Centre City Auto Repairs owner Stephen Fraser inspects a
vehicle for a warrant of fitness in Dunedin yesterday.
Photo by Gerard O'Brien.
The cost for a warrant of fitness inspection could
increase for motorists as a ''diabolical'' law change keeps
unsafe vehicles on New Zealand roads, Dunedin Warrant of
Fitness Centre inspector Phil Park says.
From New Year's Day, a law change required an annual rather
than six-monthly warrant of fitness inspection for vehicles
under 3.5 tonnes registered in New Zealand between 2004 and
From July, the changes will apply to light vehicles
registered after 2000.
New vehicles will get an initial inspection, then need annual
inspections when they are three years old.
Mr Park said the $50 price for a warrant of fitness
inspection at the South Dunedin centre would be evaluated and
a price increase was possible because of the ''diabolical''
Dunedin driving conditions meant vehicles needed to be
checked more than once a year.
A woman brought her car to the centre for a warrant this week
and her tyres were bald, he said.
''She was horrified, and those tyres could have blown out
with two kids in the car. That's pretty scary.''
Centre City Auto Repairs owner Stephen Fraser said he issued
his first annual warrant yesterday.
He was concerned that brakes and tyres were easily worn to an
unsafe condition after a year of hilly Dunedin driving and
advised motorists to have their vehicle checked six months
after getting a warrant.
However, many motorists would steer clear of the extra checks
unless something was obviously wrong with their car, he said.
''I think for most people it will be like a toothache - they
will put it off until they have to do something about it.''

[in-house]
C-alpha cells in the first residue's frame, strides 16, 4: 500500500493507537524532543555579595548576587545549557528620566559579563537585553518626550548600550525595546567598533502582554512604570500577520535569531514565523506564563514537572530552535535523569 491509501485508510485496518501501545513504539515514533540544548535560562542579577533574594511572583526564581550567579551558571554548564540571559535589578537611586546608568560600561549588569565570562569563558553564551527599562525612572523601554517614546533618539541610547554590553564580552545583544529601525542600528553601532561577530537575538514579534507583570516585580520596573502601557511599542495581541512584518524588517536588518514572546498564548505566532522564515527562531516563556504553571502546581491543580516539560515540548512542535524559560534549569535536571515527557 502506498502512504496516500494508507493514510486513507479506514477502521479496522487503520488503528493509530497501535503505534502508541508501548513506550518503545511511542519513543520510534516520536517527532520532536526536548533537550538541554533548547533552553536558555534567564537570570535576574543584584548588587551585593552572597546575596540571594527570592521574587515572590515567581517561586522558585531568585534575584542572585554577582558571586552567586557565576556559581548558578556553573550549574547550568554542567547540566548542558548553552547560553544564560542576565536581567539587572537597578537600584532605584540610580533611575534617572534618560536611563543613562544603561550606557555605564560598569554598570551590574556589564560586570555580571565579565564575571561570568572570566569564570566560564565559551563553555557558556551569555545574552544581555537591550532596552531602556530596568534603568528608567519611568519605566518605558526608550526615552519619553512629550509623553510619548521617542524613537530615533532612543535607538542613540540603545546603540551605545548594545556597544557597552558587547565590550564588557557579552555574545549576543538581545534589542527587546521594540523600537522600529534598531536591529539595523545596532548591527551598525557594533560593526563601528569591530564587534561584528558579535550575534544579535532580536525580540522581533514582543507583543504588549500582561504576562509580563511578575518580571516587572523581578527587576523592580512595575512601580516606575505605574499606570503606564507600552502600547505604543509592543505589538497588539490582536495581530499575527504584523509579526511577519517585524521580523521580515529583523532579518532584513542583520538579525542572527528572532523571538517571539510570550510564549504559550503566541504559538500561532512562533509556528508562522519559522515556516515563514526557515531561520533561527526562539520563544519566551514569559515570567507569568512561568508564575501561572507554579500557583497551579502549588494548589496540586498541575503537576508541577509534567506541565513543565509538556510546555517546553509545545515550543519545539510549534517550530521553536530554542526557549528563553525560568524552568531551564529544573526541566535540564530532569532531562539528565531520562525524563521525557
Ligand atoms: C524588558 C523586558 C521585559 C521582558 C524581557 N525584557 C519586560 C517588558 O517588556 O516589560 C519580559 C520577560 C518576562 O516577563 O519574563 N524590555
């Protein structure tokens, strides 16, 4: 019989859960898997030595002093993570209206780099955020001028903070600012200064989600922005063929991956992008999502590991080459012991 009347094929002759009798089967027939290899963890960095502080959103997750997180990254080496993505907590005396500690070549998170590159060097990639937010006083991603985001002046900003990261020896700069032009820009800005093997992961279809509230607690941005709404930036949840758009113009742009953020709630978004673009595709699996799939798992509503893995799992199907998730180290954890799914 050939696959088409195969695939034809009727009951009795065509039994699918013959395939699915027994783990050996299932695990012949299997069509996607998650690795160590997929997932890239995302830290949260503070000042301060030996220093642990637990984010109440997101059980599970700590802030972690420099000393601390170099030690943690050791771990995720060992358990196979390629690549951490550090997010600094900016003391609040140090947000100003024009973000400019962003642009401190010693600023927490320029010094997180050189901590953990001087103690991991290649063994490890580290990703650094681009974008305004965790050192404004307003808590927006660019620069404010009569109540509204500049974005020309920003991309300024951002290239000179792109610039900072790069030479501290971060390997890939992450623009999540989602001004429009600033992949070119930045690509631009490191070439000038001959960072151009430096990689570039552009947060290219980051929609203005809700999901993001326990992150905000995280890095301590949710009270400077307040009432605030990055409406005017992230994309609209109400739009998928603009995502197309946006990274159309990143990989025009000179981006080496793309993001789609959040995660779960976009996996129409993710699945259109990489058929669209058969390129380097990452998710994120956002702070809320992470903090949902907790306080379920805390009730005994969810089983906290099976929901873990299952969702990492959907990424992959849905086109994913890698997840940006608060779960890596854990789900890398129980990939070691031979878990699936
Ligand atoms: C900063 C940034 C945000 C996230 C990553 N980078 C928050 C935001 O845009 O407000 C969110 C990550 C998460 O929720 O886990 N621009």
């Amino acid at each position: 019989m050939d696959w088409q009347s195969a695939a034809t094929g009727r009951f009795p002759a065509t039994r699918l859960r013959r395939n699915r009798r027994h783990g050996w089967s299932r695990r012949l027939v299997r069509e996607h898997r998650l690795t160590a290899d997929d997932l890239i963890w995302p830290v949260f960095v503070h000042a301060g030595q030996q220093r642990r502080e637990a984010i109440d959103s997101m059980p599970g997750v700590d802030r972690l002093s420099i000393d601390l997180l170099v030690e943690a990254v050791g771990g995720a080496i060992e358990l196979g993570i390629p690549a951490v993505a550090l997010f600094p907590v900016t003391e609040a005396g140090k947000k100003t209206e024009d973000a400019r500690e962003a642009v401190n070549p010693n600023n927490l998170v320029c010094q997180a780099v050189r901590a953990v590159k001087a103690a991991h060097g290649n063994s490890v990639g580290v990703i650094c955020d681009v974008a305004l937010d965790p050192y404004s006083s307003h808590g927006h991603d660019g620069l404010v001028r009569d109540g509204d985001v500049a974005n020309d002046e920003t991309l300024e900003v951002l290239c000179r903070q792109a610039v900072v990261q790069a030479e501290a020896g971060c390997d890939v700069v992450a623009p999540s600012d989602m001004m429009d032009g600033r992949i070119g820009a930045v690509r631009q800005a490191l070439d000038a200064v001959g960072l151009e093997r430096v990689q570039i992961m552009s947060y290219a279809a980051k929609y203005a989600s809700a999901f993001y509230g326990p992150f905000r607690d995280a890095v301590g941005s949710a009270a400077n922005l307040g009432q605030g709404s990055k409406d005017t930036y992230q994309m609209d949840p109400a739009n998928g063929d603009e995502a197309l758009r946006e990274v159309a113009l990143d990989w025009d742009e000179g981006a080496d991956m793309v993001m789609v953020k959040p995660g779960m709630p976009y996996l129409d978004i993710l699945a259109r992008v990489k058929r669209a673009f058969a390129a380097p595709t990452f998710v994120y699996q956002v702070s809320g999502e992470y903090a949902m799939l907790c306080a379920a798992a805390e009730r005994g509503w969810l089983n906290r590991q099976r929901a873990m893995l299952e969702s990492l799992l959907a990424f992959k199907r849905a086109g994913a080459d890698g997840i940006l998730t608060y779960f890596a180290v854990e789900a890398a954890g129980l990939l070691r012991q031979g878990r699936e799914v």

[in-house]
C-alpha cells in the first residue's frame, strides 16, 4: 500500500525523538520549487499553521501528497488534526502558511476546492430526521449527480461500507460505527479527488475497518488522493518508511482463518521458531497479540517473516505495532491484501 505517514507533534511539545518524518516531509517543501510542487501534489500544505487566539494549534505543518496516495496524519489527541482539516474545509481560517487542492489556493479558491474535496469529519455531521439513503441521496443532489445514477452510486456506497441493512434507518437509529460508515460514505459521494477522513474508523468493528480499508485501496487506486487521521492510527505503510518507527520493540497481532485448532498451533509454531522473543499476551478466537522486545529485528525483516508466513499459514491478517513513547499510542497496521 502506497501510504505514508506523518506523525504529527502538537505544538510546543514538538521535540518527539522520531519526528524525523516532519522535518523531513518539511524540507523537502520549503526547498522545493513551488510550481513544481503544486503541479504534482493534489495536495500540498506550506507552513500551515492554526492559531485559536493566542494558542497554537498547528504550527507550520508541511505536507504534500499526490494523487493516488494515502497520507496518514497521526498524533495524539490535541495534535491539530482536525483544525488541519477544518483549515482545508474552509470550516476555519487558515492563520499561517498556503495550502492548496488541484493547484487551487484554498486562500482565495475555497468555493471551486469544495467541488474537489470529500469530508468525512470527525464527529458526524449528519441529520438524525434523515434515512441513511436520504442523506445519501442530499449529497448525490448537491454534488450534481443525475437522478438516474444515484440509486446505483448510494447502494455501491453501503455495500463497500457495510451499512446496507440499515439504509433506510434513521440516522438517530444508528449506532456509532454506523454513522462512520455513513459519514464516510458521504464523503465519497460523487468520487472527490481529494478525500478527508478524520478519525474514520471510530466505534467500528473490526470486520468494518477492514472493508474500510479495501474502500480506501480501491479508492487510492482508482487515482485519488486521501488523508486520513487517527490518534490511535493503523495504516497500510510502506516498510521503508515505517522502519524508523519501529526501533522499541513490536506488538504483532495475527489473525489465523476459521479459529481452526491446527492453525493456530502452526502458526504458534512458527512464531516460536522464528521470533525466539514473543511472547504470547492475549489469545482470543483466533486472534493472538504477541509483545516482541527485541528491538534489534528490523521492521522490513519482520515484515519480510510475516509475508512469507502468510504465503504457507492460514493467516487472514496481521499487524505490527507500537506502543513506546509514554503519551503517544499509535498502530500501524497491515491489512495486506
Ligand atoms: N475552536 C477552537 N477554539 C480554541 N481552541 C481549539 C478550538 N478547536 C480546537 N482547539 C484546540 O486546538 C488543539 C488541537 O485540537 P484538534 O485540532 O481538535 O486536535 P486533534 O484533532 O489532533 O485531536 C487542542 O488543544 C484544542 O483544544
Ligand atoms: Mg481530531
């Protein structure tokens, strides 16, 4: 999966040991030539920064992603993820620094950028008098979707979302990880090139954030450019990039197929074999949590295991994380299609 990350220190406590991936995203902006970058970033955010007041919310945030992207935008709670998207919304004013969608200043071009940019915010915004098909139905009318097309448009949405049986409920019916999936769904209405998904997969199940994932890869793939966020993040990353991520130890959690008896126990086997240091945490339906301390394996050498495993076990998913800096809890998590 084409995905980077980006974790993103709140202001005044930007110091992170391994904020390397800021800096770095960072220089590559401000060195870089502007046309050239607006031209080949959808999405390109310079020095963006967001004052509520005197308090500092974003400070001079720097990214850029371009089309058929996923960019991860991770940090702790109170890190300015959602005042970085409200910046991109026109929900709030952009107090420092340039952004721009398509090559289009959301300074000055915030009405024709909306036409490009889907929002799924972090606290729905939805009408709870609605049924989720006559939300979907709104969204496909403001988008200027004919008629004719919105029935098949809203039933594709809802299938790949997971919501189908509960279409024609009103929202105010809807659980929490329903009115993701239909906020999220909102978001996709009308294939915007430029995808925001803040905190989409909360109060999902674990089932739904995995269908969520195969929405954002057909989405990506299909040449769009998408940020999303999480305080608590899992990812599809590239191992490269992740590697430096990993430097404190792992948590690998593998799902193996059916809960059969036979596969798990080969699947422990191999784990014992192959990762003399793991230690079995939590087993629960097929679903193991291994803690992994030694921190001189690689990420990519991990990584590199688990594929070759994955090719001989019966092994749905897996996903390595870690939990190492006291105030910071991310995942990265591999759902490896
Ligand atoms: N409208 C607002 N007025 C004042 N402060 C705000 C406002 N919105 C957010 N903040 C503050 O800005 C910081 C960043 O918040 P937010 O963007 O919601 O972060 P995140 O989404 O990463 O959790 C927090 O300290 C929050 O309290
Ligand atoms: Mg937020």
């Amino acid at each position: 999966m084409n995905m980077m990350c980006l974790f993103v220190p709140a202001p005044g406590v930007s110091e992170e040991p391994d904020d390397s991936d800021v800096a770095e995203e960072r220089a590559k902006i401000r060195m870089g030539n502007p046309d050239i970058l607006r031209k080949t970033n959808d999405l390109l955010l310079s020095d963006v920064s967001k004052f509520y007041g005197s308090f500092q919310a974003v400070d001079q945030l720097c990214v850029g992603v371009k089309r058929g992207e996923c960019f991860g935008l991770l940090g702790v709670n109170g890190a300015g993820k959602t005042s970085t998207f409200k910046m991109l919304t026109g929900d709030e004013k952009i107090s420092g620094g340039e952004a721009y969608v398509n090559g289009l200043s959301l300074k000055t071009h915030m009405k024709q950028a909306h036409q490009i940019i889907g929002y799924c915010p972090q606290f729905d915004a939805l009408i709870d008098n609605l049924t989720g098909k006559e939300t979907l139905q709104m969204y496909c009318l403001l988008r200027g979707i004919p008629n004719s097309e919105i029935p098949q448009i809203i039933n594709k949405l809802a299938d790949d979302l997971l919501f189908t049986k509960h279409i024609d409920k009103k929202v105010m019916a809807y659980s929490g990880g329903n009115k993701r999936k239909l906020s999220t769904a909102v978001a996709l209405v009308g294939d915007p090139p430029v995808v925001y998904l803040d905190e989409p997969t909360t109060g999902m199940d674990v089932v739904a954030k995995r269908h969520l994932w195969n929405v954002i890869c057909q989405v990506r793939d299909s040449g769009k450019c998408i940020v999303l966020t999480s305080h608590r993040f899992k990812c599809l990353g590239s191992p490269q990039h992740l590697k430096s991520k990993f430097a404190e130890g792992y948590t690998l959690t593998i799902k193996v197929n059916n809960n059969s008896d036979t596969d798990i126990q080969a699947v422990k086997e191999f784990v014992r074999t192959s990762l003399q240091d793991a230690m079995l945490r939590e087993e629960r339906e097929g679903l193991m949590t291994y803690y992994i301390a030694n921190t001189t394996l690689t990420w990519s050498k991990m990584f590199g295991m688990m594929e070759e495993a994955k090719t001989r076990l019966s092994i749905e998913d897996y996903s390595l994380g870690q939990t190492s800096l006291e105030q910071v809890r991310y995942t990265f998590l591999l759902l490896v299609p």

He wanted a law change to allow inspectors to make more
detailed inspections by removing wheels and brake drums,
which would result in more vehicles failing inspections and
ensure safer vehicles on the roads.
Then the inspection price would need to increase for the
extra work involved, he said.
Westside Compliance & Service Centre owner Peter Whelan
said he would ''most likely'' have to increase the inspection
price and would re-evaluate it in six months.
Fewer inspections would result in fewer inspectors being
''It is definitely going to affect the workforce.''
Vehicle Testing New Zealand (VTNZ) South Dunedin manager
Graeme Lewis said there were no plans to raise its $51
''We review our prices every year but at this stage there has
been nothing said about any price increase.''
German company Dekra bought 60% of VTNZ in November Motor
Trade Association owns the rest.
Mr Lewis said Dekra was not concerned about the law change
when it bought into the company.
Duty Minister Nick Smith said he expected inspection prices
to increase. An increase would be justified because a vehicle
inspected annually had a greater probability of failing.
''And as a consequence that would increase the [inspection]
time slightly and secondly, most businesses do operate on
Businesses had fixed costs such as rates and electricity and
the fewer inspections would result in a price increase.
''I do expect there will be some increase in the cost of
getting a warrant of fitness but ... you only need to get one
half as often.''
Automobile Association motoring services manager Stella
Stocks said AA would not advocate an inspection price
increase to cover lost business earnings.
However, the New Zealand Transport Agency was reviewing its
administration fees and if raised fees were imposed on
warrant of fitness testing businesses, a price increase would
be understandable, she said.